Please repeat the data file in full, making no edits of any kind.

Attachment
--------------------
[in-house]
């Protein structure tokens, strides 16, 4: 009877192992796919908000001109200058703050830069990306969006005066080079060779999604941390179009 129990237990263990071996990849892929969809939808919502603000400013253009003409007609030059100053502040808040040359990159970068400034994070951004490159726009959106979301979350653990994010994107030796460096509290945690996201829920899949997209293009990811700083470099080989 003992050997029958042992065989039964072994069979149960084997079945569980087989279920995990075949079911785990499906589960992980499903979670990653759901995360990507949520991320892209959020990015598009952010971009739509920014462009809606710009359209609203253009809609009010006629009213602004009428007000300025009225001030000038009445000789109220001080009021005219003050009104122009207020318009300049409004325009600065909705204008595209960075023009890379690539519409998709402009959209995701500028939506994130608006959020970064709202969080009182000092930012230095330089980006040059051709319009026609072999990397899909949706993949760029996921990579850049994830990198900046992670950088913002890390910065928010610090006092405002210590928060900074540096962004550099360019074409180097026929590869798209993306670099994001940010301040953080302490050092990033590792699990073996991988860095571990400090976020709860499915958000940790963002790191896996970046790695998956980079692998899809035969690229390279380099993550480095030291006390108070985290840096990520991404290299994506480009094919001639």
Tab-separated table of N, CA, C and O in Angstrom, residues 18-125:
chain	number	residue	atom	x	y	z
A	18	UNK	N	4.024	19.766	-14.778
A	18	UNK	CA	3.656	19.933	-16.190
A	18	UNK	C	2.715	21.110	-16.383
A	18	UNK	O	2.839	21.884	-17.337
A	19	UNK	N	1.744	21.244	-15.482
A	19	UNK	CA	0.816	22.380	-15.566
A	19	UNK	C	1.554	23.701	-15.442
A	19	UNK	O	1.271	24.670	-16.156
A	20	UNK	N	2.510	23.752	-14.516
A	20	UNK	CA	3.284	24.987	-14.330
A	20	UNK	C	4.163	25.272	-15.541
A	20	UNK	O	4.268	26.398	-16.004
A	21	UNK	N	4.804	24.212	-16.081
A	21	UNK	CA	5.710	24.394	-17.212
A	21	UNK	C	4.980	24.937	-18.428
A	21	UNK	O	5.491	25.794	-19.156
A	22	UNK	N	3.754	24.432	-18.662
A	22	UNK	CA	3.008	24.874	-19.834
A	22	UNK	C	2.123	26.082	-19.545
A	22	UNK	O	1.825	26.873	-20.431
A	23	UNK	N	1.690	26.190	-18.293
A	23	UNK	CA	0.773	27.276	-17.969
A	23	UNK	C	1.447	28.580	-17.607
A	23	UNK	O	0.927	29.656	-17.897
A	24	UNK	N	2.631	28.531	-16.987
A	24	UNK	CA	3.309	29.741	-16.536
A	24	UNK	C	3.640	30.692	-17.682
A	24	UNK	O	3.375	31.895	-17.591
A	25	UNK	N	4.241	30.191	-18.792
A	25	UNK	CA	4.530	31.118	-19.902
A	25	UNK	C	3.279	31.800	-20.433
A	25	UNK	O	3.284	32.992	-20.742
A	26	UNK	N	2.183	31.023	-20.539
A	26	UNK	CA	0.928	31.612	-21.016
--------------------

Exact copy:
[in-house]
């Protein structure tokens, strides 16, 4: 009877192992796919908000001109200058703050830069990306969006005066080079060779999604941390179009 129990237990263990071996990849892929969809939808919502603000400013253009003409007609030059100053502040808040040359990159970068400034994070951004490159726009959106979301979350653990994010994107030796460096509290945690996201829920899949997209293009990811700083470099080989 003992050997029958042992065989039964072994069979149960084997079945569980087989279920995990075949079911785990499906589960992980499903979670990653759901995360990507949520991320892209959020990015598009952010971009739509920014462009809606710009359209609203253009809609009010006629009213602004009428007000300025009225001030000038009445000789109220001080009021005219003050009104122009207020318009300049409004325009600065909705204008595209960075023009890379690539519409998709402009959209995701500028939506994130608006959020970064709202969080009182000092930012230095330089980006040059051709319009026609072999990397899909949706993949760029996921990579850049994830990198900046992670950088913002890390910065928010610090006092405002210590928060900074540096962004550099360019074409180097026929590869798209993306670099994001940010301040953080302490050092990033590792699990073996991988860095571990400090976020709860499915958000940790963002790191896996970046790695998956980079692998899809035969690229390279380099993550480095030291006390108070985290840096990520991404290299994506480009094919001639």
Tab-separated table of N, CA, C and O in Angstrom, residues 18-125:
chain	number	residue	atom	x	y	z
A	18	UNK	N	4.024	19.766	-14.778
A	18	UNK	CA	3.656	19.933	-16.190
A	18	UNK	C	2.715	21.110	-16.383
A	18	UNK	O	2.839	21.884	-17.337
A	19	UNK	N	1.744	21.244	-15.482
A	19	UNK	CA	0.816	22.380	-15.566
A	19	UNK	C	1.554	23.701	-15.442
A	19	UNK	O	1.271	24.670	-16.156
A	20	UNK	N	2.510	23.752	-14.516
A	20	UNK	CA	3.284	24.987	-14.330
A	20	UNK	C	4.163	25.272	-15.541
A	20	UNK	O	4.268	26.398	-16.004
A	21	UNK	N	4.804	24.212	-16.081
A	21	UNK	CA	5.710	24.394	-17.212
A	21	UNK	C	4.980	24.937	-18.428
A	21	UNK	O	5.491	25.794	-19.156
A	22	UNK	N	3.754	24.432	-18.662
A	22	UNK	CA	3.008	24.874	-19.834
A	22	UNK	C	2.123	26.082	-19.545
A	22	UNK	O	1.825	26.873	-20.431
A	23	UNK	N	1.690	26.190	-18.293
A	23	UNK	CA	0.773	27.276	-17.969
A	23	UNK	C	1.447	28.580	-17.607
A	23	UNK	O	0.927	29.656	-17.897
A	24	UNK	N	2.631	28.531	-16.987
A	24	UNK	CA	3.309	29.741	-16.536
A	24	UNK	C	3.640	30.692	-17.682
A	24	UNK	O	3.375	31.895	-17.591
A	25	UNK	N	4.241	30.191	-18.792
A	25	UNK	CA	4.530	31.118	-19.902
A	25	UNK	C	3.279	31.800	-20.433
A	25	UNK	O	3.284	32.992	-20.742
A	26	UNK	N	2.183	31.023	-20.539
A	26	UNK	CA	0.928	31.612	-21.016